Government controls region: Ethiopia declares military offensive over

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Three weeks ago, Ethiopia’s central government began a military operation in the Tigray region. The aim is to defeat the People’s Liberation Front that dominates the region. Whether the success is permanent is now up to the head of government to integrate the people.
After more than three weeks of bitter fighting, the Ethiopian government claims to have victoriously ended its military offensive in the Tigray region. “The federal government now completely controls the city of Mekelle,” said Prime Minister Abiy Ahmed about the capital of the Tigray region. The precise military operation ensured that civilians were not targeted, it said. The TPLF did not initially comment on the government’s victory report. But experts warned that the end of the offensive does not necessarily mean the end of the conflict.

After months of tension, the Ethiopian government launched an offensive in early November against the Tigray People’s Liberation Front (TPLF), which is in power in the northern region. While the TPLF accused the Ethiopian armed forces of attacking civilians as well, the central government insisted that only military targets of the TPLF had been attacked and that civil facilities and residential areas had been spared.

However, it was not possible to verify statements from both sides during the conflict. Internet and telephone connections were largely cut, roads were blocked and the electricity and water supplies were restricted. Aid organizations are warning of a humanitarian disaster in Tigray. Recently, Caritas International and other NGOs said that none of the warring parties was willing to give aid organizations access to people in need. About 1.5 million people are threatened with fighting and cut off from food and water supplies, they warned. According to the UN Refugee Agency, at least 43,000 people have already fled to neighboring Sudan.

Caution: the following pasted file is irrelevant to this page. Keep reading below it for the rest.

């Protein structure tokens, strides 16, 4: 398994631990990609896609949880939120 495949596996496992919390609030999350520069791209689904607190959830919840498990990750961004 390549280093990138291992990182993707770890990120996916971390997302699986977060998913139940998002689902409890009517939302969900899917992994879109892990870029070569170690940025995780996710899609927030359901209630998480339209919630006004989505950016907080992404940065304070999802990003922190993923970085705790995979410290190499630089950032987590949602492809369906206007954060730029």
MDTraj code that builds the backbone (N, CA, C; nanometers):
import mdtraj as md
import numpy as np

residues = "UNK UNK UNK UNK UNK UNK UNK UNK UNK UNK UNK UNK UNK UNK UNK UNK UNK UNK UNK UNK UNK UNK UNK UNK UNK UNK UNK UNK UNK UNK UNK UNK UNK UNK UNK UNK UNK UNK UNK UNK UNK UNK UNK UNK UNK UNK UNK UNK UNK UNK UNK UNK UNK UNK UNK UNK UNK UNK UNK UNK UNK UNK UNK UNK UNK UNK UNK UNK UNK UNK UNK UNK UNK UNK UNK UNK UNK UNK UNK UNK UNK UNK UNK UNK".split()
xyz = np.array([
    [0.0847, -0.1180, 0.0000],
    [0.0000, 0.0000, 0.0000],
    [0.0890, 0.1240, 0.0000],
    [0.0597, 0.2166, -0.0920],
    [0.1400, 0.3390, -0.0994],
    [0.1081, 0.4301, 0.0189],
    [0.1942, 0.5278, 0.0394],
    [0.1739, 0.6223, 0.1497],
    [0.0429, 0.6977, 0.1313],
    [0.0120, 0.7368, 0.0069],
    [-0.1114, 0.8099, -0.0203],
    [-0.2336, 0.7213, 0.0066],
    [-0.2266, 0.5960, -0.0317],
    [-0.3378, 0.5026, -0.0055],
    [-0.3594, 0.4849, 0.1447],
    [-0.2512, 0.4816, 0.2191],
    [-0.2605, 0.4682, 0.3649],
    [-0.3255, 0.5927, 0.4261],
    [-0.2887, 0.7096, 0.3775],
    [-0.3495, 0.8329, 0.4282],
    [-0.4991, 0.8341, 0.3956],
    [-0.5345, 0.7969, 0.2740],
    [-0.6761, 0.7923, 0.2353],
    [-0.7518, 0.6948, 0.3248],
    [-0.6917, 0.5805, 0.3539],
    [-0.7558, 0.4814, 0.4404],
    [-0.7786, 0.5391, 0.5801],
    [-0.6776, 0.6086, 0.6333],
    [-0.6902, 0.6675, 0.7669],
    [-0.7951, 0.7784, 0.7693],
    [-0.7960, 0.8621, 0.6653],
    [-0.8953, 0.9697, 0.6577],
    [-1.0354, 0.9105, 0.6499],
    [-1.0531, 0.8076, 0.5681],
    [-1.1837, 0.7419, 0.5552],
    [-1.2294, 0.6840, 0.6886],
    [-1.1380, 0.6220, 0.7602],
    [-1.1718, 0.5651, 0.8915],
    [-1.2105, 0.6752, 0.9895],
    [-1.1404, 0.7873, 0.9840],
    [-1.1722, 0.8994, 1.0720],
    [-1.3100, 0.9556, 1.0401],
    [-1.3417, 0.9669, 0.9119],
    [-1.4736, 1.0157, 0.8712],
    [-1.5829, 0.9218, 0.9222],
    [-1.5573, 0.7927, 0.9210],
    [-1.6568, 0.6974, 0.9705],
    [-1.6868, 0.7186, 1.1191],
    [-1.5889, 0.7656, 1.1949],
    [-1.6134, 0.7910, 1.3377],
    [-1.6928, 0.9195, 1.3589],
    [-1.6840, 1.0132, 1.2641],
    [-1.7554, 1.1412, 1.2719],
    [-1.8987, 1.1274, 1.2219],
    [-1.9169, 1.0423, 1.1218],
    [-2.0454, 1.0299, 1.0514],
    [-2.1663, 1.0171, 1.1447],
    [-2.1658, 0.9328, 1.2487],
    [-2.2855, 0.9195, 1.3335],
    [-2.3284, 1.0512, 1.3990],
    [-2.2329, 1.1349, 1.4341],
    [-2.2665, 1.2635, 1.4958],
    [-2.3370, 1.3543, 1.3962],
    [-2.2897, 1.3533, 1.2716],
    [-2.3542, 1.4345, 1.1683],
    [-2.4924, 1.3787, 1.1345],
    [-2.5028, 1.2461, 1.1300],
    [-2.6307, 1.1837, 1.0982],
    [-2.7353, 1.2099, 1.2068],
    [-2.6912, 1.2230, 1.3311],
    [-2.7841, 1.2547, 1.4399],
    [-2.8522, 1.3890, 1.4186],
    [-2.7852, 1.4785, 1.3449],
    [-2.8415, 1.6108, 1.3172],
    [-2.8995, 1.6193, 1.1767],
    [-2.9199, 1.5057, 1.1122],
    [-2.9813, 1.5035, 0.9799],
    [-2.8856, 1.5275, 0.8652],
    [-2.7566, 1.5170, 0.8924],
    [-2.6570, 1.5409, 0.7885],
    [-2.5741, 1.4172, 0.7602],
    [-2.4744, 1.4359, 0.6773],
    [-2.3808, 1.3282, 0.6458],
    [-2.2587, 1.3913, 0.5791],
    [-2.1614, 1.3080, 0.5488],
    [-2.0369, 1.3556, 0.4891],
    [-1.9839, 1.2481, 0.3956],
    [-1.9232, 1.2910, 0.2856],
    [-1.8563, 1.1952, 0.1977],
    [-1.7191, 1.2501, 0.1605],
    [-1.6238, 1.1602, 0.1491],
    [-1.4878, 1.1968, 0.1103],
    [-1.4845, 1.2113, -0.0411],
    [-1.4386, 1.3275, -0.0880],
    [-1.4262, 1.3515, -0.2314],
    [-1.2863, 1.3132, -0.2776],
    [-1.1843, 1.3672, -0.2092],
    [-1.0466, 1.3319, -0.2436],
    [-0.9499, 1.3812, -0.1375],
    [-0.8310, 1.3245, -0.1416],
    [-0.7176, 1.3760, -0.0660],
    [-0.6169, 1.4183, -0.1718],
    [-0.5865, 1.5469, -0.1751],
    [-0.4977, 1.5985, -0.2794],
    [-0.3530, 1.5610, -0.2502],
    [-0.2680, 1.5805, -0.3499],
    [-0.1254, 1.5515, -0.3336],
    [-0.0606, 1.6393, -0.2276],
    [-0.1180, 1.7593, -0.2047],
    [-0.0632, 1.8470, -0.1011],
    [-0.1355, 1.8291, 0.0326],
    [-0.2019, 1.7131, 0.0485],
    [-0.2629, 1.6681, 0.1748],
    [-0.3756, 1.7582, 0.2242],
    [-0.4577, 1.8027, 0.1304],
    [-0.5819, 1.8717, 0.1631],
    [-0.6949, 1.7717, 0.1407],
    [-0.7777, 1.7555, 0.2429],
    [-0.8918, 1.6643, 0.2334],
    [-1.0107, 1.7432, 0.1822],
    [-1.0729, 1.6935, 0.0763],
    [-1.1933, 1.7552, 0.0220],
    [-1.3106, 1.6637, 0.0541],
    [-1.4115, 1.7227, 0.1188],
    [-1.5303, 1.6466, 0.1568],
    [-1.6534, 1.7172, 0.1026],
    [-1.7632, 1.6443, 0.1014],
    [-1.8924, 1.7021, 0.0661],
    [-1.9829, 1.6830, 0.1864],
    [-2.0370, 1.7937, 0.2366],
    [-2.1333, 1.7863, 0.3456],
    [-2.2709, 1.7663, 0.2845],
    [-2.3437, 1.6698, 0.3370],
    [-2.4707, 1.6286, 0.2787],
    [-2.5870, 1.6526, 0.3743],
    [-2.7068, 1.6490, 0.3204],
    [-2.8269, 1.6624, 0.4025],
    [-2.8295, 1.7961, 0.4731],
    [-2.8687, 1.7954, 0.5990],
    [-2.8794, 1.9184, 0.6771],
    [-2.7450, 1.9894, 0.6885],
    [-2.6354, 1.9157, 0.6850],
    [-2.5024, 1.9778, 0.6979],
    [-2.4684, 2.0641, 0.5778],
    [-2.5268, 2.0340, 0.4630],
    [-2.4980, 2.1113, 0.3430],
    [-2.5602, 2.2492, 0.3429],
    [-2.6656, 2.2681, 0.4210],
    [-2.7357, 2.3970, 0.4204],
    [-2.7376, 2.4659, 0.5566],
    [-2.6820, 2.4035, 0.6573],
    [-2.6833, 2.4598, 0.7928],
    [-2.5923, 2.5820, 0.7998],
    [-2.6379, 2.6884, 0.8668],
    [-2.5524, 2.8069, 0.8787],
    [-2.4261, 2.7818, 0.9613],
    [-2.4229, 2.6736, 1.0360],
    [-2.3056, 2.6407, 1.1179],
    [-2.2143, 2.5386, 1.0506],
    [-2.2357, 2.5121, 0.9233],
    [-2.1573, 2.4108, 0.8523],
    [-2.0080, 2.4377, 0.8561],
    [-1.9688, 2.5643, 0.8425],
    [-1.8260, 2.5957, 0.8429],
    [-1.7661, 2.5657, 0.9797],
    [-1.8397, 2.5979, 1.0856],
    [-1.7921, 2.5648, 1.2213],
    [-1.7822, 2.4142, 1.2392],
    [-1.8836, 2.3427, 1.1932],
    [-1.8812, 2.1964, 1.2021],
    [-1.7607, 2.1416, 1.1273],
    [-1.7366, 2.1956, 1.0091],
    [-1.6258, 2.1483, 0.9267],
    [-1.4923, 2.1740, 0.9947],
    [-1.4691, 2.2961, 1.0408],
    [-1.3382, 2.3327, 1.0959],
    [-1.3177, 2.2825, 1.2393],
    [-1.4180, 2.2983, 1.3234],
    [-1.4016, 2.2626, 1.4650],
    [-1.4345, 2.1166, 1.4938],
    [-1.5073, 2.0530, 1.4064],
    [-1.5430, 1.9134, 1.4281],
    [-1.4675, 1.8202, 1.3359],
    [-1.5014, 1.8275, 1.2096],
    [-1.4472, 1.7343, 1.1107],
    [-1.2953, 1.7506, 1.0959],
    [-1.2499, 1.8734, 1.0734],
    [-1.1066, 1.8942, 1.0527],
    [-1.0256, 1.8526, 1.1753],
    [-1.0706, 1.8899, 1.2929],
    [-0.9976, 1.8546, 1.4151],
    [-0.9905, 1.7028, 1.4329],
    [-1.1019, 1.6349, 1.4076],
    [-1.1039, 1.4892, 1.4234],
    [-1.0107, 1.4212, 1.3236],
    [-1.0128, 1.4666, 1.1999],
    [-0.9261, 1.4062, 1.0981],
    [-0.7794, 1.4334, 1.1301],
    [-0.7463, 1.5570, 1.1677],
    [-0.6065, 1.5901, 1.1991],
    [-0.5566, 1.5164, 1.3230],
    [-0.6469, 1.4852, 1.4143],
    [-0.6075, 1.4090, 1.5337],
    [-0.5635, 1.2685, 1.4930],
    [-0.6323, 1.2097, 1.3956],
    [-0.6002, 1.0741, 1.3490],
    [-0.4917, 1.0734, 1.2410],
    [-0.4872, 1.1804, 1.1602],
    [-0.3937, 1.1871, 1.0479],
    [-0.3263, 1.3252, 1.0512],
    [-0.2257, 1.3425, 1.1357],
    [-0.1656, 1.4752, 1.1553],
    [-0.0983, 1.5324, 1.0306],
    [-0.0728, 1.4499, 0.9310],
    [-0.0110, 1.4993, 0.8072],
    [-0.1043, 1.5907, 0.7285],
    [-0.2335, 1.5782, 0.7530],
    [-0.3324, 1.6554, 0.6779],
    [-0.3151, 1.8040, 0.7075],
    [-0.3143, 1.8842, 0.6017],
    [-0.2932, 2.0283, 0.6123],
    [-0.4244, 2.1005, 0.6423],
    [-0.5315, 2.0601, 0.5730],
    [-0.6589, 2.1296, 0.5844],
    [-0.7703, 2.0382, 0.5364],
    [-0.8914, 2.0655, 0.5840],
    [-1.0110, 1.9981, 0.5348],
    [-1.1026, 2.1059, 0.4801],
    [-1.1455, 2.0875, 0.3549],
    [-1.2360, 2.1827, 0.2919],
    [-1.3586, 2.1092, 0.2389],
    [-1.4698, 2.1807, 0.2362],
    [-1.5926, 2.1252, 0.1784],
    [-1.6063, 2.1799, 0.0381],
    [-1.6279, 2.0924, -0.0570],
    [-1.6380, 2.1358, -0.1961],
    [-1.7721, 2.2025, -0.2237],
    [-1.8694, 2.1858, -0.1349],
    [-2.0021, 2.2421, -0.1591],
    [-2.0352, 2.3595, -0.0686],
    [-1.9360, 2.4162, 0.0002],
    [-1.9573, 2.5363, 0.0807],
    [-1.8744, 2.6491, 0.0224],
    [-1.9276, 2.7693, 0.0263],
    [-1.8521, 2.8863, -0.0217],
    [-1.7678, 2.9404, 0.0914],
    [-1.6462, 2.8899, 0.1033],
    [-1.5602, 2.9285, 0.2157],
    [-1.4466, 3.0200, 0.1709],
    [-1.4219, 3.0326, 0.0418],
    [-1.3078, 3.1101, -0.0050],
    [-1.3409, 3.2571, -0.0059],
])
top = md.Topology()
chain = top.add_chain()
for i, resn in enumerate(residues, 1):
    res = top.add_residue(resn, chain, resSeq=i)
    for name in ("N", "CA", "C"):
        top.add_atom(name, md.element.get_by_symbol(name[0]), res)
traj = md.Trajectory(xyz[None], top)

“Law Enforcement Operation”

The fighting exposes the deep rifts in Ethiopia. While Abiy was celebrated worldwide with his reform course and peace treaty with his long-term rival Eritrea and received the Nobel Peace Prize in 2019, ethnic and political tensions intensified in his home country under his government – among others between the central government and the TPLF. The party and rebel group dominated the country for more than 25 years and ruled with a hard hand, but has been increasingly pushed out by Abiy since 2018.

Abiy now also called the offensive a “law enforcement operation” against a group that opposed the central government. The Prime Minister accused the TPLF of having undermined its reform process since taking office in 2018 and of wanting to regain power. The TPLF, on the other hand, described the conflict as an attack on the people of Tigray.

After the offensive has ended, the police will look for “TPLF criminals” and bring them to justice, Abiy said. In addition, the reconstruction of Tigray is imminent and the refugees have to be fetched back.

Expert: Aiby has to convince Tigray that it belongs to Ethiopia

Ambulances and cars of the International Committee of the Red Cross (ICRC) could have transported the injured and killed to medical facilities in Mekelle, the ICRC said. However, the organization warned that medical supplies and medicines were in short supply in Mekelle after three weeks of disrupted supply chains.

The US embassy in Asmara, the capital of neighboring Eritrea, announced that night that six explosions had shaken Asmara. The background was initially unclear, but a few weeks ago the TPLF fired rockets into Eritrea on the grounds that air strikes were being carried out on the TPLF from Asmara airport.

“What’s next is uncertain,” said Murithi Mutiga of the International Crisis Group think tank. The TPLF has withdrawn from Mekelle and other cities. But they have the firepower and the military knowledge to continue the conflict against the Ethiopian armed forces. Many people in Tigray also felt marginalized by Abiy’s government. However, the conclusion of the offensive is a “significant success for the Prime Minister,” says Mutiga. Whether this could pacify Tigray or whether a long conflict with insurgents is imminent depends on Abiy: “The central question is whether the people of Tigray can be convinced that they belong to Ethiopia.”



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